With the record-breaking hot temperatures we’ve been experiencing across the state over the past few weeks, it’s great to finally have some relief. You can’t beat Iowa in the fall. I’m happy to be swapping the record heat and humidity for Iowa’s cool and crisp autumn temperatures.
Earlier this month, David Boyd, the State Court Administrator, announced that Iowa’s clerk of court offices have returned to a full weekly schedule, with office hours of 8:00 am to 4:30 pm, Monday through Friday. Like maintaining our public roadways and ensuring our public’s safety, having an accessible court system for the public is an important responsibility and duty of government. In Iowa, nearly all court cases begin with filing a report with a clerk of court.
An efficient and effective court system is critical to a free and prosperous economy. Individuals and businesses need to be confident that their rights and intellectual property will be protected, and if those things are infringed upon, they need to know they will get quick resolution. Iowans do not expect roadblocks when it comes to access to justice. Reports also show that the accessibility and fairness of a state’s court system is something businesses consider when looking at where to locate.
For all of these reasons, we were happy to work with Chief Justice Mark Cady this past legislative session to identify the resources needed to restore Iowa’s clerk of court offices to full capacity. This marks the first time Iowa’s court system has operated at full strength since budget cuts were implemented in 2009, which had a disproportionate effect on rural counties. I’m excited that due to strong budget management, we were able to allocate the necessary funds to ensure Iowans receive timely, high-quality access to justice.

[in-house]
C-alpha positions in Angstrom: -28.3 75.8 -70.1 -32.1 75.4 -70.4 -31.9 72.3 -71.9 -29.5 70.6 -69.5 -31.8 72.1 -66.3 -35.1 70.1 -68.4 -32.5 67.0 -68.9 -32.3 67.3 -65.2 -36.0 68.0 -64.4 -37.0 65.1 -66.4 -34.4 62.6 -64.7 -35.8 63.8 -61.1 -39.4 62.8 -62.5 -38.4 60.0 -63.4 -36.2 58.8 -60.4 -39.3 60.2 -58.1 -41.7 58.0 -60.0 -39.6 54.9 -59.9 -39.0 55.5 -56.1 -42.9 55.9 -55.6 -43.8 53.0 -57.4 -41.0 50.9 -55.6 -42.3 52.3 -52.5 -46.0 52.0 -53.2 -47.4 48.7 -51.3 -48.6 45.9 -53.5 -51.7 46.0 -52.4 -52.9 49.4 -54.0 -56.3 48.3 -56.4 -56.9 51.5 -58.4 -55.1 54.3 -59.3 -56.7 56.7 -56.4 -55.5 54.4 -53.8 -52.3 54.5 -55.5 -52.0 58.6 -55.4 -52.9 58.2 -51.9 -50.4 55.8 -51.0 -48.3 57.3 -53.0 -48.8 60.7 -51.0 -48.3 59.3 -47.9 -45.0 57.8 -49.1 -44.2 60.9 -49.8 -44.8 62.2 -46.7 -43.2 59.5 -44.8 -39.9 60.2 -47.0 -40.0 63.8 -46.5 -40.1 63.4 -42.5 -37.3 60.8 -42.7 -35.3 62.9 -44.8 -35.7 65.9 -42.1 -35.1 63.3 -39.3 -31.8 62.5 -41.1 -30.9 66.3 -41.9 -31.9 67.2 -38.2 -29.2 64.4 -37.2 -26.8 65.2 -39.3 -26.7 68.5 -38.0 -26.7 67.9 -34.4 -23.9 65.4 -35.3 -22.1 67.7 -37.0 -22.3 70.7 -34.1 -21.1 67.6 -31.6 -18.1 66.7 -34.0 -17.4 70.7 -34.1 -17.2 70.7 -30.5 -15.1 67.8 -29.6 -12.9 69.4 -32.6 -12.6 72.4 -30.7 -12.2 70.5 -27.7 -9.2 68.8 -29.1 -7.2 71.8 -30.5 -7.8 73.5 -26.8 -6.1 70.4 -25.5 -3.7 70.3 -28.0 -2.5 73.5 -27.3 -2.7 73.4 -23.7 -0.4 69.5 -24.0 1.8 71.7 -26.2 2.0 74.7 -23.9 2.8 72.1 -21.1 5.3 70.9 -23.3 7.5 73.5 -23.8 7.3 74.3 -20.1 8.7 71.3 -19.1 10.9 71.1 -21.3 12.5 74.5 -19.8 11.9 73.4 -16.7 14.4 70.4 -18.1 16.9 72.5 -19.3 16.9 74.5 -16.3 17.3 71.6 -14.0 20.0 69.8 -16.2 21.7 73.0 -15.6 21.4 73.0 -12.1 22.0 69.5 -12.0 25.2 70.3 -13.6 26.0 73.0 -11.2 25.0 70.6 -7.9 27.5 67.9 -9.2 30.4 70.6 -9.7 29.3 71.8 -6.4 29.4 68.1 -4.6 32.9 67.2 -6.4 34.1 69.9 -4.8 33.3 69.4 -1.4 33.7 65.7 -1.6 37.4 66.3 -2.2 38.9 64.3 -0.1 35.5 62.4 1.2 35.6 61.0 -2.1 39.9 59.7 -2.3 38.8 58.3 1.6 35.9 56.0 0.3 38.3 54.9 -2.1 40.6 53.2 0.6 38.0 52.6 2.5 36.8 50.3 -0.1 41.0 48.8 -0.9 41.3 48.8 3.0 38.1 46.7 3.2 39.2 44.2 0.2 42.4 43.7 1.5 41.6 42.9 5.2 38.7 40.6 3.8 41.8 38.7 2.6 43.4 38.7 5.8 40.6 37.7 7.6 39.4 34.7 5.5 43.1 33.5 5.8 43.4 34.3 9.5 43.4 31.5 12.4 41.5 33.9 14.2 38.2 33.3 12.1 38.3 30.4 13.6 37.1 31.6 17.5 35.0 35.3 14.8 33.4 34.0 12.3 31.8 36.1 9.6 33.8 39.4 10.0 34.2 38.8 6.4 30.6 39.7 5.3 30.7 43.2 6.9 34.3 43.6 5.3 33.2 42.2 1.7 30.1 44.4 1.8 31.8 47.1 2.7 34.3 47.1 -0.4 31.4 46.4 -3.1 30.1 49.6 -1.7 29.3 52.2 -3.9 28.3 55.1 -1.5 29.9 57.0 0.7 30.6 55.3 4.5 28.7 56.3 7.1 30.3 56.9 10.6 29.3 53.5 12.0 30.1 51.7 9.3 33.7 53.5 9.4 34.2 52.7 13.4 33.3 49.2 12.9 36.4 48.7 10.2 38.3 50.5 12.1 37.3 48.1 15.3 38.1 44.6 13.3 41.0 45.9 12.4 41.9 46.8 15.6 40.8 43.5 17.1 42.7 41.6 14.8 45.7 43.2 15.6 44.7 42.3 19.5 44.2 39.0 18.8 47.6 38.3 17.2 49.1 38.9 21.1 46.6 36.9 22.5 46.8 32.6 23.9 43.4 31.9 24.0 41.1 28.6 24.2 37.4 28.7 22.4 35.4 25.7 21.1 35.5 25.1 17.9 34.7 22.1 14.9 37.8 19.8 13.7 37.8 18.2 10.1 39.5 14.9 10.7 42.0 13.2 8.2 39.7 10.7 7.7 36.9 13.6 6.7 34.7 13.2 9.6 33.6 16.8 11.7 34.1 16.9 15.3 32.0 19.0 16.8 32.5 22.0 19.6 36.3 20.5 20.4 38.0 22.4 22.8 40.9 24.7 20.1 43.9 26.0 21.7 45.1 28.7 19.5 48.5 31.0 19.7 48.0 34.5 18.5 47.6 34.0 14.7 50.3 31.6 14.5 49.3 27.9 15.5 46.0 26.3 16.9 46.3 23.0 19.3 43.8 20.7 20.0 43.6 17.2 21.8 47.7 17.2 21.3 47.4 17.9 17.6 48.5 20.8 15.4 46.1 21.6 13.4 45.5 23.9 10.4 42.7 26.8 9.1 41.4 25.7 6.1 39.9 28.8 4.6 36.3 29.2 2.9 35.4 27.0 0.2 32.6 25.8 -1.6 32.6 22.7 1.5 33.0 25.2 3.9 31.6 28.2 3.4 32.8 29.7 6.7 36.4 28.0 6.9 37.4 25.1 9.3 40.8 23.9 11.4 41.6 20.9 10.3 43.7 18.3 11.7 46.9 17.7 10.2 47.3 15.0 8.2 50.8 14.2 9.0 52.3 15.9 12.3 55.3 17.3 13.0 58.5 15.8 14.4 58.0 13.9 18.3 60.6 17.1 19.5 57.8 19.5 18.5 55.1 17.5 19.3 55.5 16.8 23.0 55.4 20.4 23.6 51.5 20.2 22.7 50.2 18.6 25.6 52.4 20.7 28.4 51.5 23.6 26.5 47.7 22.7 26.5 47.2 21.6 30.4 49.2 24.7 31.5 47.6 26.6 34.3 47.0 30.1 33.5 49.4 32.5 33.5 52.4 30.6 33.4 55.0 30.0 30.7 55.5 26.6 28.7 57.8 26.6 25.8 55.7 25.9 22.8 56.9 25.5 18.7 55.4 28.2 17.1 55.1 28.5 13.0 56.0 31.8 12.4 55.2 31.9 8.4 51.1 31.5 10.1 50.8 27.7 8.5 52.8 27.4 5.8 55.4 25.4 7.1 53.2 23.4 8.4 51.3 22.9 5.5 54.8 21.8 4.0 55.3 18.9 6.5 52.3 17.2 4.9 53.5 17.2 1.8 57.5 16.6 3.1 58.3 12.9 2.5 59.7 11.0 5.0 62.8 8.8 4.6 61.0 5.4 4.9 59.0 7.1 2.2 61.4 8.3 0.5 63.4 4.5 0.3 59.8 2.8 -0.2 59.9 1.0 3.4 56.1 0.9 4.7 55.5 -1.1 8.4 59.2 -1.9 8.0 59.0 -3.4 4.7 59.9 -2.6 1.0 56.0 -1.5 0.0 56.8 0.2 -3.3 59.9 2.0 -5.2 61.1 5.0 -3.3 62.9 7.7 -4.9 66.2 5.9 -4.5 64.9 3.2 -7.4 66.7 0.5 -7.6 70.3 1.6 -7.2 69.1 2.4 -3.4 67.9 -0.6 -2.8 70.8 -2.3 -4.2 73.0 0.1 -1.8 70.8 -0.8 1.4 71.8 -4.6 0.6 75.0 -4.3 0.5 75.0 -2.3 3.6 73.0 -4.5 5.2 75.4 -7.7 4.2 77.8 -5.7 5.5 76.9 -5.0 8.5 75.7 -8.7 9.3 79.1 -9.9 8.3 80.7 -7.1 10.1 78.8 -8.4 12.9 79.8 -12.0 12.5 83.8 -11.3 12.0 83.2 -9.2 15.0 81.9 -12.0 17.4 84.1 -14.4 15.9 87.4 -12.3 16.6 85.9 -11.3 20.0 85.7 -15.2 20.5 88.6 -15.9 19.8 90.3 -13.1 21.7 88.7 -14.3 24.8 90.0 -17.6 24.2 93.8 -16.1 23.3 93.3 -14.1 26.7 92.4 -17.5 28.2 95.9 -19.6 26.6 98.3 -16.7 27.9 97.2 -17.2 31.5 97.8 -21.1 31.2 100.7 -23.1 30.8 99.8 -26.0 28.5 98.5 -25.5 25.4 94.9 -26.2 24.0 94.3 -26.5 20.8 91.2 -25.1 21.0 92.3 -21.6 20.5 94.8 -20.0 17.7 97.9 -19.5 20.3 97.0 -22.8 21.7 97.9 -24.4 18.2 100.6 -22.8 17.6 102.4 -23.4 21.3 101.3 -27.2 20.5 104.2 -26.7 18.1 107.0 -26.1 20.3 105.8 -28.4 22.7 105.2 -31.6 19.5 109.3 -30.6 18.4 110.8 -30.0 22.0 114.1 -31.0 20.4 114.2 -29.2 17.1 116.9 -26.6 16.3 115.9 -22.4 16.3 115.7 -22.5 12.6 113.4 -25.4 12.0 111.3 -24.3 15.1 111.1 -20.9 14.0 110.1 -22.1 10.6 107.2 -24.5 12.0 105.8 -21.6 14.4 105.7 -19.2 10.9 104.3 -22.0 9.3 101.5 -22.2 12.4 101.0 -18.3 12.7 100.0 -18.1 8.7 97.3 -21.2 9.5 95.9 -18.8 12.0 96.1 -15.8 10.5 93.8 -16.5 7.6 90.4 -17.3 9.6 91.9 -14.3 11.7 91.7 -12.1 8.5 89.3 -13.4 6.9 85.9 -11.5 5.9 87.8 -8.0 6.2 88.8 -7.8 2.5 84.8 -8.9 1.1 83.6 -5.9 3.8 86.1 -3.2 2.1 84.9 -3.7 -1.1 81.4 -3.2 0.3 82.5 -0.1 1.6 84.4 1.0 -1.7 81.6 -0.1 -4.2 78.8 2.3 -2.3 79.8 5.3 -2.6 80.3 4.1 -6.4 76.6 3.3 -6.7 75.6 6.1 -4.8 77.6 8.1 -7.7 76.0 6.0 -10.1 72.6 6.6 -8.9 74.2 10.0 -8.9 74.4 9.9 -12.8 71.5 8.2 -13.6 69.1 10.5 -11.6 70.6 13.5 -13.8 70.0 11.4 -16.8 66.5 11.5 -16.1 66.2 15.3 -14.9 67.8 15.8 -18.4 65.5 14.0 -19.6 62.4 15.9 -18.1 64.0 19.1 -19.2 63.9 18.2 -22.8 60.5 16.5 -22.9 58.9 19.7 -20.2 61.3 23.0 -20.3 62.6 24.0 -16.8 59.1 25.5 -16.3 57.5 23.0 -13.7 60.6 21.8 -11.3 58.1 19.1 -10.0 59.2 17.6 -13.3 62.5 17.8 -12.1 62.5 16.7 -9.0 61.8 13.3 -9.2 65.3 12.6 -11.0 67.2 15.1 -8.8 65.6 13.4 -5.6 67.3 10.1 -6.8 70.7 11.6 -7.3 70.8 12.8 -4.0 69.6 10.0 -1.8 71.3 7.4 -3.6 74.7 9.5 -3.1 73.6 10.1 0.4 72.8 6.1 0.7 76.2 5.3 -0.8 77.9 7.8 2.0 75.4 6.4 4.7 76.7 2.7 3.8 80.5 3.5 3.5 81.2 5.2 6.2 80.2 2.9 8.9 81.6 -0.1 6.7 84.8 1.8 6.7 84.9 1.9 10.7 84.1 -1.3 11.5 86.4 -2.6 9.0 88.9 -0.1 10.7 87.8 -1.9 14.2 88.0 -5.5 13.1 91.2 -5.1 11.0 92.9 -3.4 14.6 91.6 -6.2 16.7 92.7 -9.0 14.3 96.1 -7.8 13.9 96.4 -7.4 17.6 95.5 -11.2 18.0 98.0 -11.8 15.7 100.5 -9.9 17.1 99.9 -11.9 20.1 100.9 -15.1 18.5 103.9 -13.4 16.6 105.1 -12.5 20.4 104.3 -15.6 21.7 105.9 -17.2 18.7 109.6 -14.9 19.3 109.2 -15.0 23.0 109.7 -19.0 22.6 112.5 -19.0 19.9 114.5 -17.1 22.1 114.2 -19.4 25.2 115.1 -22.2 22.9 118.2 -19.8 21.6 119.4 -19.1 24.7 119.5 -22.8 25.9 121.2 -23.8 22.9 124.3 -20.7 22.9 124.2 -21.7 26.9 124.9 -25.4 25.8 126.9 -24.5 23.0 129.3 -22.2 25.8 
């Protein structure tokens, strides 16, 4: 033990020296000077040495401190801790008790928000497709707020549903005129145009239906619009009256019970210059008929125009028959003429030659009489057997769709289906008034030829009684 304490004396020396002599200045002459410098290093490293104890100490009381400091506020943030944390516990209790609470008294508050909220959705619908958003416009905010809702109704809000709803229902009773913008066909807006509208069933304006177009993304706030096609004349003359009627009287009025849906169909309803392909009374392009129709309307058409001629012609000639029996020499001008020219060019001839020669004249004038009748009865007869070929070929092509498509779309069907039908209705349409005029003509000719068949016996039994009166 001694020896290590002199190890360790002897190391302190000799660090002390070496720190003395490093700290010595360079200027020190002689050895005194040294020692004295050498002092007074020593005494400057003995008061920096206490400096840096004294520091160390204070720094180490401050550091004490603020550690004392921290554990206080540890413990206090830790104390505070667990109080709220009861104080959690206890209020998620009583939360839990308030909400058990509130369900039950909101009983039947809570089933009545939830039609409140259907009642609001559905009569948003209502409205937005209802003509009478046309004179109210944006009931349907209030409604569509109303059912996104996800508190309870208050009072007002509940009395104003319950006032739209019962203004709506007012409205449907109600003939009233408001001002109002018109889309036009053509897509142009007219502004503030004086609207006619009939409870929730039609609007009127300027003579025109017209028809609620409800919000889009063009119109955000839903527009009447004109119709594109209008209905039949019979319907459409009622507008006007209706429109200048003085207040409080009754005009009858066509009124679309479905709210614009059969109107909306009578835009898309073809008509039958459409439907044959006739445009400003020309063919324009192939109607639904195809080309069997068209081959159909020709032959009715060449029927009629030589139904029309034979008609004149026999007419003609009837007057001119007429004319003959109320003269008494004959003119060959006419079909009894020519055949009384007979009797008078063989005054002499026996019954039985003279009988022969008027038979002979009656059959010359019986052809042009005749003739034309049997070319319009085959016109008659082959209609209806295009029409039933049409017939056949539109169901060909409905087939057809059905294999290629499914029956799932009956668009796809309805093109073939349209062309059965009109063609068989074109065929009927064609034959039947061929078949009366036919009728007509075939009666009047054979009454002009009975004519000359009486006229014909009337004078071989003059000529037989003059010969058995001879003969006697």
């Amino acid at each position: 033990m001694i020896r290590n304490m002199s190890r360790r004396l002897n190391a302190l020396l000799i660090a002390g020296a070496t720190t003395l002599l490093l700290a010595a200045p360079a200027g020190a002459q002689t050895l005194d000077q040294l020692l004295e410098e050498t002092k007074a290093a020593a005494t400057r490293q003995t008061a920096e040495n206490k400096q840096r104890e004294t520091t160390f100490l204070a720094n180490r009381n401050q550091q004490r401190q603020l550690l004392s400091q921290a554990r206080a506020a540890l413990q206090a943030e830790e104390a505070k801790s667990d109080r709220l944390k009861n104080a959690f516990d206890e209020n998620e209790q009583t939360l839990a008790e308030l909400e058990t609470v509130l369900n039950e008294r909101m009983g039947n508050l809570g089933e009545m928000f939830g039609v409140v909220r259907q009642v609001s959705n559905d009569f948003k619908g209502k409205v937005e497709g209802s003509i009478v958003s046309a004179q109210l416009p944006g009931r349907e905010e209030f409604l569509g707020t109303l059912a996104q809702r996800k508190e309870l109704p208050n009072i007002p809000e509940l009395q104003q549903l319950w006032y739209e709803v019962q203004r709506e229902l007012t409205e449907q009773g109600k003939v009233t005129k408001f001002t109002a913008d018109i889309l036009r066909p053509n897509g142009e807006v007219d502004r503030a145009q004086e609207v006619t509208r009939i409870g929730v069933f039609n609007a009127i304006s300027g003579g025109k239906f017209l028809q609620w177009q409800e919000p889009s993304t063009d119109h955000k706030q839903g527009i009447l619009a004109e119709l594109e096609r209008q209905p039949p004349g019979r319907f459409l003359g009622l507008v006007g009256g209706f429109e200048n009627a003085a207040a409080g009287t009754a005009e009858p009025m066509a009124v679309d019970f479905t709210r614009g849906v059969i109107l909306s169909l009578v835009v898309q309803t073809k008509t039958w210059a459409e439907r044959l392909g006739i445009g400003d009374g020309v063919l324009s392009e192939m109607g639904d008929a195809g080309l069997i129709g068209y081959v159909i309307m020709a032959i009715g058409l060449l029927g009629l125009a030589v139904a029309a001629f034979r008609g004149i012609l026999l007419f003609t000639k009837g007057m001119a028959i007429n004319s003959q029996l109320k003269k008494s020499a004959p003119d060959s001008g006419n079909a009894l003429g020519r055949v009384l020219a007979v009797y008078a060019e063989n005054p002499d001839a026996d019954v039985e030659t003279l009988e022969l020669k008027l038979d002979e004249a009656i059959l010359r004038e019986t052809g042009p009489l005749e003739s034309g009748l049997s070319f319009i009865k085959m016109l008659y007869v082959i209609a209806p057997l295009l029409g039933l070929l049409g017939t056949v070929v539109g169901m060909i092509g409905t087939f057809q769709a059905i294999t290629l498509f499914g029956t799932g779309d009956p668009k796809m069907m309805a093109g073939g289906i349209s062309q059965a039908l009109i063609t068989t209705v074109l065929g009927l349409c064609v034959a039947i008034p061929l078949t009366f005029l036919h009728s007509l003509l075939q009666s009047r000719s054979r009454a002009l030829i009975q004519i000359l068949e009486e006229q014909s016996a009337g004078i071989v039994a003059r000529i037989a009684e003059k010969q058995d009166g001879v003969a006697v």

In other news, each year Iowa high school juniors and seniors have the opportunity to see first-hand how the legislative process works, by becoming a legislative page. The Iowa House, Iowa Senate, and the Legislative Services Agency each employ pages to help with various duties.
As the House Majority Leader, I am privileged to have my own office page each year. My page helps me with various office duties, including constituent correspondence, answering my phone, and generally helping to ensure a smooth operation. Pages are paid and most schools grant credit for a student’s work in the Legislature. Many pages go on to become clerks, work in one of the Legislature’s offices, such as the Legislative Services Agency, or even become legislators themselves.
I highly encourage young people to consider this experience. If you know of a high school junior or senior that may be interested in applying, applications are due no later than Friday, October 4, 2013. Interviews will be held the week of October 21. To receive more information or an application, click here.
As always, I appreciate hearing your thoughts and concerns. If you have any feedback, please don’t hesitate to contact me at firstname.lastname@example.org or 515-281-4618.